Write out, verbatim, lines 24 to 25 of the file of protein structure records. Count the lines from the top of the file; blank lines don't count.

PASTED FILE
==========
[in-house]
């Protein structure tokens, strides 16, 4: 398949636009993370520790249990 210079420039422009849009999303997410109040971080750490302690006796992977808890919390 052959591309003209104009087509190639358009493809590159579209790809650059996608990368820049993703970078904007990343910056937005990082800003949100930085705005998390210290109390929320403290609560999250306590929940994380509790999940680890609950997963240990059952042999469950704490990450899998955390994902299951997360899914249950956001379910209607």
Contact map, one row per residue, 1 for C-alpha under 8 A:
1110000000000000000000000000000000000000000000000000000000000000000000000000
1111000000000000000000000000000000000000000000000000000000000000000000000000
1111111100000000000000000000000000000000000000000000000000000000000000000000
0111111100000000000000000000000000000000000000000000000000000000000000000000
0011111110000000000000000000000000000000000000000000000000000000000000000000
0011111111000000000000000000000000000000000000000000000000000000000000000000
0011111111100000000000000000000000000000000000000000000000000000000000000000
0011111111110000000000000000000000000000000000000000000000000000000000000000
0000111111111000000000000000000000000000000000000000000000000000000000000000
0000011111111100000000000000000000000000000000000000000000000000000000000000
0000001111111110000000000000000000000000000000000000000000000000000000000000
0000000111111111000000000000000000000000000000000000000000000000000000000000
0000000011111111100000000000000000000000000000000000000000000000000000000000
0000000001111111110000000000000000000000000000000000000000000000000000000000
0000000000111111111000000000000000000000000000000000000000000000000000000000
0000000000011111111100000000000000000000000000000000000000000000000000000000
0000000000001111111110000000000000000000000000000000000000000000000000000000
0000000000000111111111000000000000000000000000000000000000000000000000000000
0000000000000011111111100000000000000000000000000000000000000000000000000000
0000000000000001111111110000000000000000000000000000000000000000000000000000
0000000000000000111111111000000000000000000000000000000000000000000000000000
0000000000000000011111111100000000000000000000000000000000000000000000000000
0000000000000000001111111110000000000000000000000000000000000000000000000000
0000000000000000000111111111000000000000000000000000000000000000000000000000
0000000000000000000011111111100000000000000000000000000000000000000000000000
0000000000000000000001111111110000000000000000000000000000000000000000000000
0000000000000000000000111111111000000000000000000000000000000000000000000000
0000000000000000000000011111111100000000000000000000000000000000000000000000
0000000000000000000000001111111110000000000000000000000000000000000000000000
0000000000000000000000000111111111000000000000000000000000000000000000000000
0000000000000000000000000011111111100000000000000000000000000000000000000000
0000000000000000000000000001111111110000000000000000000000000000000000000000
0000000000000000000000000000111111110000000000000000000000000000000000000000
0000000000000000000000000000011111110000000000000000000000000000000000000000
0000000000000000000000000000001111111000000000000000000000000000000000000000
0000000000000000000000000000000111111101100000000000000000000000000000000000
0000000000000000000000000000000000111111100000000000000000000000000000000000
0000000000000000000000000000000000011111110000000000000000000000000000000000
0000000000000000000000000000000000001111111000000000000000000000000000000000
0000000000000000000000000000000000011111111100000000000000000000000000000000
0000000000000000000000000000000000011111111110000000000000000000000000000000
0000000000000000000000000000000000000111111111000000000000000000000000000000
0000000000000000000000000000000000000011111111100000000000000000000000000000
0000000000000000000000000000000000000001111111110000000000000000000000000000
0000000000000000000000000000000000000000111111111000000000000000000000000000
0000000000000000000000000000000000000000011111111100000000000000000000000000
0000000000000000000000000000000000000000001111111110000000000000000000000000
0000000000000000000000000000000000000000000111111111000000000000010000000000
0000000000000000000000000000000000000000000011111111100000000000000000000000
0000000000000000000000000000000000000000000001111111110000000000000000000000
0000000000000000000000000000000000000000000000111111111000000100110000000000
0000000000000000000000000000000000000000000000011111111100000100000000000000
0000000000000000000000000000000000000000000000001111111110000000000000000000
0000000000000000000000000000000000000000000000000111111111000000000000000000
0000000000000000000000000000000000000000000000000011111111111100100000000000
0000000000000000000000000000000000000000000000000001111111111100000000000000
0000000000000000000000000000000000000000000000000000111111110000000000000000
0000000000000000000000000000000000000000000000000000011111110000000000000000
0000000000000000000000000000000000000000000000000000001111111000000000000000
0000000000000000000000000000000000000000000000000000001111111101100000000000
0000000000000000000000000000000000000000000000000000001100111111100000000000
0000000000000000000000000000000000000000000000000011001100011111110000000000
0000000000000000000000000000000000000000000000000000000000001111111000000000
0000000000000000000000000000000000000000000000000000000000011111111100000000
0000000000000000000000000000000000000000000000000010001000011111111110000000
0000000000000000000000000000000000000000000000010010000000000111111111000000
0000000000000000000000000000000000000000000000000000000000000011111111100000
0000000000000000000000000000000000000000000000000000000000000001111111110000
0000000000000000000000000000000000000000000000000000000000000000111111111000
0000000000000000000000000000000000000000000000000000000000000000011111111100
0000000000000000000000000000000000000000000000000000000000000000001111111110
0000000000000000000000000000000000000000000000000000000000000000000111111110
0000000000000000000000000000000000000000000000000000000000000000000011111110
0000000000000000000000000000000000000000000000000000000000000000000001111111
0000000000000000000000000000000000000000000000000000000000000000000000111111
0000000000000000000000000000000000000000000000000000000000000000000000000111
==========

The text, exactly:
0000000000000000111111111000000000000000000000000000000000000000000000000000
0000000000000000011111111100000000000000000000000000000000000000000000000000